3 Factors That Will Make-Or-Break The Seattle Seahawks’ 2024 Season

The Seattle Seahawks have finished the past two seasons with a 9-8 record. They fell short of the playoffs this season but were a Wild Card team in 2022, ultimately losing the game to the San Francisco 49ers, 41-23. Life post-Russell Wilson for the Seahawks has not been as rough as a transition as many were anticipating, mainly because Wilson’s replacement, Geno Smith, has been exceeding expectations. 

But if Seattle wants to become a serious contender for a deep playoff run, it must improve in multiple areas on both sides of the ball. This offseason, Seattle made moves to address some of these weaknesses. However, the team’s success will heavily depend on the following factors.

1. Which Version of Geno Smith Do the Seahawks Get?

Geno Smith had by far the best season of his career in 2022, passing for 4,282 yards, 30 touchdowns, and 11 interceptions. Smith was pleasantly surprising for the Seahawks as they moved into their post-Wilson era. Now 33 years old, Smith played his way into at least being the short-term solution at the quarterback position for Seattle. 

However, Smith regressed in the 2023 season, putting up middle-of-the-pack numbers: 3,624 passing yards for only 20 touchdowns while having a similar number of interceptions at nine. His completion percentage dropped from 69.8 percent to 64.7. Smith’s rushing output also decreased, as he wasn’t getting out of the pocket and making plays as a scrambler as frequently. 

This is to say that if the Seahawks have any hopes of making the playoffs, it starts with Smith. If he plays more like his 2022 self, Seattle can get out of the competitive NFC West.

Adding new offensive coordinator Ryan Grubb is encouraging for Smith and should help him have a bounce-back season. Grubb was the offensive coordinator at the University of Washington for the past two years and played a considerable role in the Huskies, being amongst the league’s best-passing attacks in both seasons. 

ESPN Seahawks insider Brady Henderson thinks that Smith should benefit from Grubb’s offensive system and his emphasis on the quarterback getting the ball out quickly to playmakers, per Seattle Sports. One thing Smith has a lot of is playmakers to throw to at Seattle’s skill positions. Wide receiver Jaxson Smith-Njigba is someone in particular who could be in for a breakout sophomore season and complement Grubb’s offensive scheme well, which in turn should help boost Smith’s level of play.

2. Improvements in the Run Defense

The Seahawks were second-worst in the league last season in rushing yards allowed, behind only the Arizona Cardinals. Seattle allowed 2,352 rushing yards, while Arizona surrendered 2,434. The Seahawks also tied for second worst in rushing touchdowns allowed at 24 and tied for worst in the league on rushes of over 20 yards allowed at 18. 

There are multiple holes in the Seahawks’ defense, particularly in the run game, that they need to improve. From a free agency standpoint, some significant moves Seattle made to improve include signing linebackers Jerome Baker and Tyrel Dodson to one-year deals and veteran defensive tackle Johnathan Hankins. They also invested their first and fourth-round 2024 NFL Draft picks into fixing this glaring weakness.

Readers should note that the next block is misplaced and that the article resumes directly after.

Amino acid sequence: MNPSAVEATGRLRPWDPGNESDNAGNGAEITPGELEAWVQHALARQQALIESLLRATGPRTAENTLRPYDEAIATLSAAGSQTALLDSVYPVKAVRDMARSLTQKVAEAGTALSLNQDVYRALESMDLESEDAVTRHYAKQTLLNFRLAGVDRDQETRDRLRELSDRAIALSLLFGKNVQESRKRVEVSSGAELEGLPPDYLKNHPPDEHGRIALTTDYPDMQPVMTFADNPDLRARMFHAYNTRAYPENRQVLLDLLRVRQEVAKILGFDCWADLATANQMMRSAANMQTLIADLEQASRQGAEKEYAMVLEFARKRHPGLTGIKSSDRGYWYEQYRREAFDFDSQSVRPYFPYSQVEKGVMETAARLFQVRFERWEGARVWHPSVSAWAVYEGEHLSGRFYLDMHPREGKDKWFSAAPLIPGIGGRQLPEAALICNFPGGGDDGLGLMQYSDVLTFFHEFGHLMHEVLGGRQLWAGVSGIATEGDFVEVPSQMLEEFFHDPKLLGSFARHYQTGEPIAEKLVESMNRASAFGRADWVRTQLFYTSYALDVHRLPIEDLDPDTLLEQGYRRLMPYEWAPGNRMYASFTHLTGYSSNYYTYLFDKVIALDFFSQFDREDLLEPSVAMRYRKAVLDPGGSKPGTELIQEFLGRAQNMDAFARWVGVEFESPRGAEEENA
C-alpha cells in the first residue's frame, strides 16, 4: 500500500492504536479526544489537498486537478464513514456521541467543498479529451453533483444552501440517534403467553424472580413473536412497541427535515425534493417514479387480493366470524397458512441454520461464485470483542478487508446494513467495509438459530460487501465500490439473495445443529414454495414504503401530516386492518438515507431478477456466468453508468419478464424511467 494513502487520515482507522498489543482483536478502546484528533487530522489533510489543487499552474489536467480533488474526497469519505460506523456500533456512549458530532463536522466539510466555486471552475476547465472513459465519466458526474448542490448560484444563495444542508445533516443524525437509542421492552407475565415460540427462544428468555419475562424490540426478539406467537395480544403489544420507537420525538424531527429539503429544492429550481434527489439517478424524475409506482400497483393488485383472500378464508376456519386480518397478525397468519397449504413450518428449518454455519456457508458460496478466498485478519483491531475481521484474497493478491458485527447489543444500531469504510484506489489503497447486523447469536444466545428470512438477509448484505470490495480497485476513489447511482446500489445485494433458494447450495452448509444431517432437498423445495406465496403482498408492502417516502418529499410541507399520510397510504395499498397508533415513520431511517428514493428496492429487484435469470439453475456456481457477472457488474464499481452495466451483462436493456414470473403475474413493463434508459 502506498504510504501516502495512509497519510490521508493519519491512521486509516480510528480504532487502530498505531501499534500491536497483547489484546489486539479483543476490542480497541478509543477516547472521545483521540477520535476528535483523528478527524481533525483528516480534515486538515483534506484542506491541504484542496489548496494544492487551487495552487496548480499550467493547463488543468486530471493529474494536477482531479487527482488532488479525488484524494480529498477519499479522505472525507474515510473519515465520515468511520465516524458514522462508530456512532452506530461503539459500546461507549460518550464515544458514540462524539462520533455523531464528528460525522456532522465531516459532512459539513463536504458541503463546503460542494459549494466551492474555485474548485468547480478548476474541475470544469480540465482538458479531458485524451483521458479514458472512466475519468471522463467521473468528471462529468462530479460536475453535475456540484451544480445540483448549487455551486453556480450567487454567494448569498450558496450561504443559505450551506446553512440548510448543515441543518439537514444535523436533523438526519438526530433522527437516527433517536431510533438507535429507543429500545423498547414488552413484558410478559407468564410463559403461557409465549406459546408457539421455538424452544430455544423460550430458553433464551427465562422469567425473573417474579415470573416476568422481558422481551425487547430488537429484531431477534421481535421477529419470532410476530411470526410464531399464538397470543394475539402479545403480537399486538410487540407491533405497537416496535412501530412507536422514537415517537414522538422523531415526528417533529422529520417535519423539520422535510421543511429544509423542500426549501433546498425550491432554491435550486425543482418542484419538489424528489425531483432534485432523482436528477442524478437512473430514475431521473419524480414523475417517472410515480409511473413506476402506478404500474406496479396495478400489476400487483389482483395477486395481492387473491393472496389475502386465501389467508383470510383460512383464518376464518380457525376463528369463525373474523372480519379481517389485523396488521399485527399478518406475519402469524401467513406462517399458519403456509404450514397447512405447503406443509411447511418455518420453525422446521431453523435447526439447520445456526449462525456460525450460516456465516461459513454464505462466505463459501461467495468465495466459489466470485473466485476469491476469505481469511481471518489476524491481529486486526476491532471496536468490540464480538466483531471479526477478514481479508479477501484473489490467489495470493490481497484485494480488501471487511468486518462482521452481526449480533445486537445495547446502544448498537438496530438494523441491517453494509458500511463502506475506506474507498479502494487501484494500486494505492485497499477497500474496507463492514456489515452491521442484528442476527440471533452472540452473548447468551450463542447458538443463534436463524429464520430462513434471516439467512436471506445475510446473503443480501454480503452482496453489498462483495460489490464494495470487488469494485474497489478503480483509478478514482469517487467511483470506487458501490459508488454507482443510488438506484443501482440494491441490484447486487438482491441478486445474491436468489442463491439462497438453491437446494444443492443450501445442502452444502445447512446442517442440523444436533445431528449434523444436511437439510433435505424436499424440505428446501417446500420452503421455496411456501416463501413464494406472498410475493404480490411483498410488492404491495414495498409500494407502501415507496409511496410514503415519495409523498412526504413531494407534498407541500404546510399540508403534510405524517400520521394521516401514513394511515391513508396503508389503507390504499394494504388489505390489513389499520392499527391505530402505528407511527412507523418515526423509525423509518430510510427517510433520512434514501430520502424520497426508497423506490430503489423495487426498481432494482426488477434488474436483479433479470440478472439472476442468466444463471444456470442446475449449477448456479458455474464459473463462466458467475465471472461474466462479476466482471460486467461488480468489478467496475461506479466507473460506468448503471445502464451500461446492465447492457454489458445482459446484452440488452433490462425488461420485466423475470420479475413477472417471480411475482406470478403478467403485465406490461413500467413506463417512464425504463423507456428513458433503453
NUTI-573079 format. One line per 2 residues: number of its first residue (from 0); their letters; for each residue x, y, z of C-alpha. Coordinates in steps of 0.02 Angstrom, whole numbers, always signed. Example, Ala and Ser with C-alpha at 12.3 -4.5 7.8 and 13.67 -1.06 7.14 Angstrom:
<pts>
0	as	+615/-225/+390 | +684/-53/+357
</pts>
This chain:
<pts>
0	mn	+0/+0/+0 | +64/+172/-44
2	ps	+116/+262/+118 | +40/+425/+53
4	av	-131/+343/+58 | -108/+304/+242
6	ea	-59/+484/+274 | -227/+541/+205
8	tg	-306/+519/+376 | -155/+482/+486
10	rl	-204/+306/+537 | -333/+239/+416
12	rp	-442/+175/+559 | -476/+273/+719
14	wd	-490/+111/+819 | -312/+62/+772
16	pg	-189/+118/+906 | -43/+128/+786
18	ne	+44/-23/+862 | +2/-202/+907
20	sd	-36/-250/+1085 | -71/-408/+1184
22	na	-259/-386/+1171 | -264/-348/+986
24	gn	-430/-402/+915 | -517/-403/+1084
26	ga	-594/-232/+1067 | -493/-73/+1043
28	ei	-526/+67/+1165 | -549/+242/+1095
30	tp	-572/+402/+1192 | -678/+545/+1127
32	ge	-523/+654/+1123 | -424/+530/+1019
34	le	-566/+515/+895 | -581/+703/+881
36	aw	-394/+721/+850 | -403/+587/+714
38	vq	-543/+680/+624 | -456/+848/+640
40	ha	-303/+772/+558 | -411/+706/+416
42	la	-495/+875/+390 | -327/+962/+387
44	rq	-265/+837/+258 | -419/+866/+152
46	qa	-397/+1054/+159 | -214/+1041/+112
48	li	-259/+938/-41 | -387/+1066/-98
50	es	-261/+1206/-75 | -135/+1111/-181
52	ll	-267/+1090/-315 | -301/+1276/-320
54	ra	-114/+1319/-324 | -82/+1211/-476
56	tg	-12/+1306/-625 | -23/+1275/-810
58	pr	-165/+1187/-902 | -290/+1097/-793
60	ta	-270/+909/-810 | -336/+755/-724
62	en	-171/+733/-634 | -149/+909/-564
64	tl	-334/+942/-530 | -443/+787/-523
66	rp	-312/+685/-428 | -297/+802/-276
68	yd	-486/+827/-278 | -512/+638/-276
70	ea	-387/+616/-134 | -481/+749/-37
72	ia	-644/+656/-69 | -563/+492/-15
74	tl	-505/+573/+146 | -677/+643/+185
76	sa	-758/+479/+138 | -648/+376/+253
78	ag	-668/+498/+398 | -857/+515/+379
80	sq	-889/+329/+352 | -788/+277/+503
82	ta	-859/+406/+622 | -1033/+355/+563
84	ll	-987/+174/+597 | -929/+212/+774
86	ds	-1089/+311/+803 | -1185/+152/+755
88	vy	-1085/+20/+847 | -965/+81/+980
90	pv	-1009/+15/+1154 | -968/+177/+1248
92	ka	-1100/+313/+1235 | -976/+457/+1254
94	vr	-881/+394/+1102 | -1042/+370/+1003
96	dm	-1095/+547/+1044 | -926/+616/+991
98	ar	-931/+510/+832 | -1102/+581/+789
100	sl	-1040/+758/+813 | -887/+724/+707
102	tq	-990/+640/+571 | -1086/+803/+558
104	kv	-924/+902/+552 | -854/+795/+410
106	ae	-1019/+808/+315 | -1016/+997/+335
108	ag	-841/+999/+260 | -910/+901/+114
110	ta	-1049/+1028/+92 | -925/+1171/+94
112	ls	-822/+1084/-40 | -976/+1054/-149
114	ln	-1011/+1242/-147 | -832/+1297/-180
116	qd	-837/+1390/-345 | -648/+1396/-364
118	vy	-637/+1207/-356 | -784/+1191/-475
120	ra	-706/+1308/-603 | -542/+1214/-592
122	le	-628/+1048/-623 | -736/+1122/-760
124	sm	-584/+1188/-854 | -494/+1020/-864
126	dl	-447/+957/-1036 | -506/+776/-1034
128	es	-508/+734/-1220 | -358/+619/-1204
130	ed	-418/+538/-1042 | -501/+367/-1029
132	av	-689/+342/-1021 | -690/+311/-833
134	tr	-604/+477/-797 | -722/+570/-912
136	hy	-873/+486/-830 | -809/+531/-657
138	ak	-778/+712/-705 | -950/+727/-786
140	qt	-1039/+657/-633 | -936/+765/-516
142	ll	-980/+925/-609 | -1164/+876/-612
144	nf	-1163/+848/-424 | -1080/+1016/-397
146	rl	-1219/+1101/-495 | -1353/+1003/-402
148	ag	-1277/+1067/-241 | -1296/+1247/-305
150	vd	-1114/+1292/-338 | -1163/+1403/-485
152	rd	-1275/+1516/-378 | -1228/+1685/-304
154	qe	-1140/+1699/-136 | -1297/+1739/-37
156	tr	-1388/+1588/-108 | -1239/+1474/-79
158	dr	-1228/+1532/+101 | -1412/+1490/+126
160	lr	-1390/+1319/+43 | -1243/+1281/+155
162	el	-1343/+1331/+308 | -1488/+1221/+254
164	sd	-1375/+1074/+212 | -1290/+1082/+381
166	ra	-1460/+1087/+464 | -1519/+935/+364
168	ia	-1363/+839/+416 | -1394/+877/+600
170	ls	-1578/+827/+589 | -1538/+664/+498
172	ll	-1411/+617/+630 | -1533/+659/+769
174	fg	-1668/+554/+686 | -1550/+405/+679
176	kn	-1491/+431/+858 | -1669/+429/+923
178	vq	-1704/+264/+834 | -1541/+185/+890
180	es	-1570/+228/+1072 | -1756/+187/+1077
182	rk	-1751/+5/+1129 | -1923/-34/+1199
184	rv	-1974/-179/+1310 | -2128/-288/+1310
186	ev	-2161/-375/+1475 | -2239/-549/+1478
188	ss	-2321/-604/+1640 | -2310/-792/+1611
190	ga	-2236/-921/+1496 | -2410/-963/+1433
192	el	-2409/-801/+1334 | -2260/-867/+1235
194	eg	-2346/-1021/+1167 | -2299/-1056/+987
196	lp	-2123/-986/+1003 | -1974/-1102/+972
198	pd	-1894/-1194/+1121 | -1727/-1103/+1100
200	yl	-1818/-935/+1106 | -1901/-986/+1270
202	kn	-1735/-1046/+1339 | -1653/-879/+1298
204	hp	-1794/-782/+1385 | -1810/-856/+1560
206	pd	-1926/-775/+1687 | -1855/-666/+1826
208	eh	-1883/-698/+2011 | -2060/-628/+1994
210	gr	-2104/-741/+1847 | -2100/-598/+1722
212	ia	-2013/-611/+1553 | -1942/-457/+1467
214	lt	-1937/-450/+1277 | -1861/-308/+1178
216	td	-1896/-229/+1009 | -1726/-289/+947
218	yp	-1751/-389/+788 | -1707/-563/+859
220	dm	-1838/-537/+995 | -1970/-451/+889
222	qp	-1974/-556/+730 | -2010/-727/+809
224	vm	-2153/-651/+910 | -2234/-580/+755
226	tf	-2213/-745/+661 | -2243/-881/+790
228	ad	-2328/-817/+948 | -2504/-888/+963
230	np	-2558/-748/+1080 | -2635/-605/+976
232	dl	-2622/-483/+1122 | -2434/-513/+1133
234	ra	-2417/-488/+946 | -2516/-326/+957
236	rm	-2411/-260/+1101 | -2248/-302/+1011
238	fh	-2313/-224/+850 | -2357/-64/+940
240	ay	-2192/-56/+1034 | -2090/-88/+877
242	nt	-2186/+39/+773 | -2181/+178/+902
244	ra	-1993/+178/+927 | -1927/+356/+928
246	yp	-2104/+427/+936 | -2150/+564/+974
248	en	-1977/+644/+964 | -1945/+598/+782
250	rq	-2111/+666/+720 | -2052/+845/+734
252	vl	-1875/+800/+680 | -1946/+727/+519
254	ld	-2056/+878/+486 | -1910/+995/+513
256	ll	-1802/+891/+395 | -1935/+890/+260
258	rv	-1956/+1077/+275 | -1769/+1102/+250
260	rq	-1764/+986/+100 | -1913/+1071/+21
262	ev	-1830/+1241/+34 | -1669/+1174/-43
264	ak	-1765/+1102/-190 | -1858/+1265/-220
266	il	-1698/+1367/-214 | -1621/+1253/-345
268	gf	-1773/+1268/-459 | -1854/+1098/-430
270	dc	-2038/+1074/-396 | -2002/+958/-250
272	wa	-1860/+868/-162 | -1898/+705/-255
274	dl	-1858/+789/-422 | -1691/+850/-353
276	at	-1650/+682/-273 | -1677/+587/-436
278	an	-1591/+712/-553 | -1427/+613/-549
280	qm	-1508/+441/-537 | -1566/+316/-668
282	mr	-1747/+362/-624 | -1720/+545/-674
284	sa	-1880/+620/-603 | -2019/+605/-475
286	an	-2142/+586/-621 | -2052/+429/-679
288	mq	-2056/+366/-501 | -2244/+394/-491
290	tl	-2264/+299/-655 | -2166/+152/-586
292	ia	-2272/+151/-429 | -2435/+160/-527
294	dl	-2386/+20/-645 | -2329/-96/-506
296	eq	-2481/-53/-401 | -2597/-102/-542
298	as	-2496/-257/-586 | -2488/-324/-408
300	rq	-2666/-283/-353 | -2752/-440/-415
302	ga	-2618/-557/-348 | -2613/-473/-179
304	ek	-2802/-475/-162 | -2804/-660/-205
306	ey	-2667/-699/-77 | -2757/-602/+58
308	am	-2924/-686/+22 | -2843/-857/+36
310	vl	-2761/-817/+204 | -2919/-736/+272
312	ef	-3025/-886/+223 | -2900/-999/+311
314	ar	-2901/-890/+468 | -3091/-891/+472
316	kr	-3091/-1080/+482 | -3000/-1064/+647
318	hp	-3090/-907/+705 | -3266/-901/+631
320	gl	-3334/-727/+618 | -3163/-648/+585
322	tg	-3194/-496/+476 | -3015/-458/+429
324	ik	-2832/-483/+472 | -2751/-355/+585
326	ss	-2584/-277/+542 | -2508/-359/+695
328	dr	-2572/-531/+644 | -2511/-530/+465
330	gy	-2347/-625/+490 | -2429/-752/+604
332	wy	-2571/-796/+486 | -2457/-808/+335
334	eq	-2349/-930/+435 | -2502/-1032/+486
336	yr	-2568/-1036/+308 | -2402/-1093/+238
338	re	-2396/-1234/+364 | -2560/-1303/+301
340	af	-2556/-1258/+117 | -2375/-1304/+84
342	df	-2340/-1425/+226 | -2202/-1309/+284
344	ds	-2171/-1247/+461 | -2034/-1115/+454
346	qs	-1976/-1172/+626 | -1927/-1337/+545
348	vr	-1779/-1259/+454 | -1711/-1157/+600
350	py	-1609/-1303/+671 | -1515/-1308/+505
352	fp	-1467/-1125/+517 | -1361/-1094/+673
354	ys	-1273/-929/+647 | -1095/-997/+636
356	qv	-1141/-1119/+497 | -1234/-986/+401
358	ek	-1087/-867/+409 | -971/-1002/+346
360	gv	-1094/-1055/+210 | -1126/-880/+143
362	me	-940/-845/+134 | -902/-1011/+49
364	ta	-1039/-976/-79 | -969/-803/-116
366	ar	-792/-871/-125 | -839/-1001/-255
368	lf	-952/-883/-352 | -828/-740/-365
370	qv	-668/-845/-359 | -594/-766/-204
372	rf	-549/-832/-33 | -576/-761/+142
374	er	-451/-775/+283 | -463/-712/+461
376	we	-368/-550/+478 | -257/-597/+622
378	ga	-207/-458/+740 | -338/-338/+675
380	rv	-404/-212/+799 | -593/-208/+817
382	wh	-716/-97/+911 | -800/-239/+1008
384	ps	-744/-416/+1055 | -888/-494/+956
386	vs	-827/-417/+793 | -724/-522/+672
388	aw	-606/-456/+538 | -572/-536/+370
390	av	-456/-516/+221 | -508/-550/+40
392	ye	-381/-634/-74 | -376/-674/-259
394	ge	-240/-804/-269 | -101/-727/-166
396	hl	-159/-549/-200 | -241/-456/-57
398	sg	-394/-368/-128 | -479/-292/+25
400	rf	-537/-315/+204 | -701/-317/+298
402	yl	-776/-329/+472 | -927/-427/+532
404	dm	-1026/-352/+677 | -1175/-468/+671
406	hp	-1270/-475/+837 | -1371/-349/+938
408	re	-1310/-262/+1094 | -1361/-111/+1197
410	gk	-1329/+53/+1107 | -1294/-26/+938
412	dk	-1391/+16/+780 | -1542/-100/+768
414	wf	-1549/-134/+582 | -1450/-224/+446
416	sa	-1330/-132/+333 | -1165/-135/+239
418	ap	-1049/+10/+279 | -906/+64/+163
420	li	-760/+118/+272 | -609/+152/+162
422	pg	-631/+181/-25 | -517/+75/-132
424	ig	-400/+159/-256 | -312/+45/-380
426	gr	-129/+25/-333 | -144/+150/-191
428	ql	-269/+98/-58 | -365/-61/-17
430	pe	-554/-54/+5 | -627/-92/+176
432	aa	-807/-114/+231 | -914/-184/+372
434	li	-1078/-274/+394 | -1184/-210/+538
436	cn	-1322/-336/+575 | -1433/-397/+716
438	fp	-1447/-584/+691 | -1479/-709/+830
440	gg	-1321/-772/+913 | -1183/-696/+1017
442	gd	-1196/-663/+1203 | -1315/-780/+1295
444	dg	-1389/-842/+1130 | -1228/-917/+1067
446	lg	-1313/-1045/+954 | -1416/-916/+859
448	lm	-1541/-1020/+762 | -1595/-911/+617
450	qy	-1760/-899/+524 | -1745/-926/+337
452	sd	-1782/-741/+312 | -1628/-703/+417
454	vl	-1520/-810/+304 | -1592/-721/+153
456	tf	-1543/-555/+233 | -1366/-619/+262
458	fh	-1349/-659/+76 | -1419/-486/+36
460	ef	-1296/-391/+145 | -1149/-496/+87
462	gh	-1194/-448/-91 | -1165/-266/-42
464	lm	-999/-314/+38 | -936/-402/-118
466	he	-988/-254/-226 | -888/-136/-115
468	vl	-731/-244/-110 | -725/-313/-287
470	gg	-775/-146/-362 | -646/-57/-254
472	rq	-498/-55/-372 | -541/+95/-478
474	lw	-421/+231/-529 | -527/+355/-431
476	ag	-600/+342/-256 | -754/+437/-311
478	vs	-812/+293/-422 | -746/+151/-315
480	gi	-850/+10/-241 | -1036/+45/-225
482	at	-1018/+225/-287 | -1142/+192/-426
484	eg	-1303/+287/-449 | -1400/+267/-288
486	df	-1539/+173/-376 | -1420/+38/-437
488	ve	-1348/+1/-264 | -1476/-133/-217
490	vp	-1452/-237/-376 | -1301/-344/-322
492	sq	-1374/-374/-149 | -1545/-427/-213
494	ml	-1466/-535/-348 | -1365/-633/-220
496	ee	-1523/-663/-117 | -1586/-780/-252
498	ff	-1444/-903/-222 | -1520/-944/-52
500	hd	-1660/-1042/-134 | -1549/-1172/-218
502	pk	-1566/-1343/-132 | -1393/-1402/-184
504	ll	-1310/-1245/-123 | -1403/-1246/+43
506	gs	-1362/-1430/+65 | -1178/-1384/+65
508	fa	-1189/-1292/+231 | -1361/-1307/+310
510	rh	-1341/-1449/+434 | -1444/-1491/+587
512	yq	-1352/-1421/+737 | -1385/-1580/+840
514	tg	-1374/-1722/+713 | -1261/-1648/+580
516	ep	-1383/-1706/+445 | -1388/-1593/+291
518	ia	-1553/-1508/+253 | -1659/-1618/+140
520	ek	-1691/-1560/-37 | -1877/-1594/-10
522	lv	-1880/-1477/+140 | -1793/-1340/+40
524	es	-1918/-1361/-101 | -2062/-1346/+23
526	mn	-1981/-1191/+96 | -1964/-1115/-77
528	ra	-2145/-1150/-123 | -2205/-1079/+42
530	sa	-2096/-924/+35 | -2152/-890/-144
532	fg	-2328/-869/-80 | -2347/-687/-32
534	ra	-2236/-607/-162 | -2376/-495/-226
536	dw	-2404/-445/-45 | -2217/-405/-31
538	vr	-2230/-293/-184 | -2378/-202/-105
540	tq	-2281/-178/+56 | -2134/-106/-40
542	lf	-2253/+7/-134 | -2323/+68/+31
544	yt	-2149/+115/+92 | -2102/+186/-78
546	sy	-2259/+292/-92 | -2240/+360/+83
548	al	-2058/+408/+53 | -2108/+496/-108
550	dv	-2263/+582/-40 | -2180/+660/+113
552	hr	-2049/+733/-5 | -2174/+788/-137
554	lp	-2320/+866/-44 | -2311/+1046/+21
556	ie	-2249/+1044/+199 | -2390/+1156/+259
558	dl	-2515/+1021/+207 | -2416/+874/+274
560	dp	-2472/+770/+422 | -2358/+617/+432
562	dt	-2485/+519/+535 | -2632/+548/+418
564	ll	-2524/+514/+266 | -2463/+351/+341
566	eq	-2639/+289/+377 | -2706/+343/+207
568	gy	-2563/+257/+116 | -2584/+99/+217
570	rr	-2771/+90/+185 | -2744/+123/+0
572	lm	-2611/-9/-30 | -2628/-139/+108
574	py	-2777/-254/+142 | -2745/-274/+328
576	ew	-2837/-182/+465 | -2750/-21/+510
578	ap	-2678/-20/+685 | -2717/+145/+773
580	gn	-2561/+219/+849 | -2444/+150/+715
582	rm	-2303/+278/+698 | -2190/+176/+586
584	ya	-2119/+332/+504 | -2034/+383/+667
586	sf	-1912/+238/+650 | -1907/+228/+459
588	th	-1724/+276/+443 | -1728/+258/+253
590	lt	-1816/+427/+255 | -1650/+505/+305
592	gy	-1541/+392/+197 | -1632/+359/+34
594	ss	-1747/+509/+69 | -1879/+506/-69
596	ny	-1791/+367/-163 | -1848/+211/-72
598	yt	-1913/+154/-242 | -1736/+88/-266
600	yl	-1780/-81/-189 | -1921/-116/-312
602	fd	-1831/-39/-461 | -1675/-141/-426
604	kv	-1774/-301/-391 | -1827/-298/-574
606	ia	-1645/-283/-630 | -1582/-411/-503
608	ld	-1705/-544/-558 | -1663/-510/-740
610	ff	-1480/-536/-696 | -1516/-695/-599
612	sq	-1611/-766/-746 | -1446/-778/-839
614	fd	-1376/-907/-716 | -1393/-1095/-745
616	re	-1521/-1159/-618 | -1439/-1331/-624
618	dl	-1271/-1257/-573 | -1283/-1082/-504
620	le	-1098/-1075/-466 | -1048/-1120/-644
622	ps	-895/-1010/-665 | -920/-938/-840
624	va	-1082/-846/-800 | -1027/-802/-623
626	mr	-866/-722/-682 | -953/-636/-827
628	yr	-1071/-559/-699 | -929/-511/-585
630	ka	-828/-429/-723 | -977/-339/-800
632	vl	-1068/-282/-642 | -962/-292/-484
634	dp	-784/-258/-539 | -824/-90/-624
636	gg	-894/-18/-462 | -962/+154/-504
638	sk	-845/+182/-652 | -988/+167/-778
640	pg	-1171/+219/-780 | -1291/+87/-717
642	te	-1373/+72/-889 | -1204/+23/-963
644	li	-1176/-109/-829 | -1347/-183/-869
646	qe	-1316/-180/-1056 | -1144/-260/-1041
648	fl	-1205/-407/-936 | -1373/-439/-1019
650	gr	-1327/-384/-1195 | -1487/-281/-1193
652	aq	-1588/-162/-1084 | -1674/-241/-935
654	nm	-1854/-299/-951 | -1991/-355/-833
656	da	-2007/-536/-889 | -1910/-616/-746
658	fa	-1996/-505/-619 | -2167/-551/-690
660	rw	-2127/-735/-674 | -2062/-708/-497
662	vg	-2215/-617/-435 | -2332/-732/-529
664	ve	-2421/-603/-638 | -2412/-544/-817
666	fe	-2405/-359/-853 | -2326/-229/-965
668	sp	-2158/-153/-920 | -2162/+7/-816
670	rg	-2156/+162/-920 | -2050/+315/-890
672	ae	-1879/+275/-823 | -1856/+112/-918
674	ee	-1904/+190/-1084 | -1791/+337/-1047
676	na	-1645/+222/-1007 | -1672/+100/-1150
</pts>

With the No. 16 overall pick, Seattle selected defensive tackle Byron Murphy II out of Texas. And with the No. 121 overall pick, they took linebacker Tyrice Knight from UTEP. Murphy, in particular, should be a massive boost to their defensive line and help their run defense on day one. 

General manager and president of football operations John Schneider even went as far as to say that the Seahawks “had him as graded as the best defensive player in the draft,” according to Seahawks.com. 

3. Emphasizing the Run

One significant change Ryan Grubb should make to the offense in his first year as offensive coordinator is getting Kenneth Walker III and Zach Charbonnet more involved. This factor differs from overall improvements in run defense because the Seahawks weren’t necessarily bad at rushing the football; they didn’t prioritize running the ball enough. 

Despite averaging 4.1 yards per carry as a team, Seattle had the second least rushing attempts (359) last season, behind only the Washington Commanders (382). The Commanders make sense at the bottom of the pack because they finished with a 4-13 record, often played from behind, and had to pass more to catch up. But the Seahawks finished with a 9-8 record, making it more confusing why they weren’t prioritizing the run more on offense. 

The Seahawks have arguably a top-ten running back tandem in Walker and Charbonnet. They both possess big play potential and can singlehandedly change the outcome of a game with one carry. Even with the limited attempts, the Seahawks finished the season top ten in the league of rushes of 20 or more yards at 13, ahead of teams with elite running backs like the Giants, Falcons, and 49ers.

Additionally, it would help take the pressure off of Geno Smith, keeping defenses more honest while setting up the play-action for Seattle’s deep-threat receiving trio of Smith-Njigba, DK Metcalf, and Tyler Lockett.

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About Reese Kunz 6 Articles
Reese has covered the NBA and NFL for four years, writing for sites including FanSided, Last Word on Sports, and Stadium Rant. He earned his marketing degree from the University of Arizona and is passionate about sports analytics. When Reese isn't watching or writing about a game, he's often outside exploring the Pacific Northwest. He also drinks way too much coffee.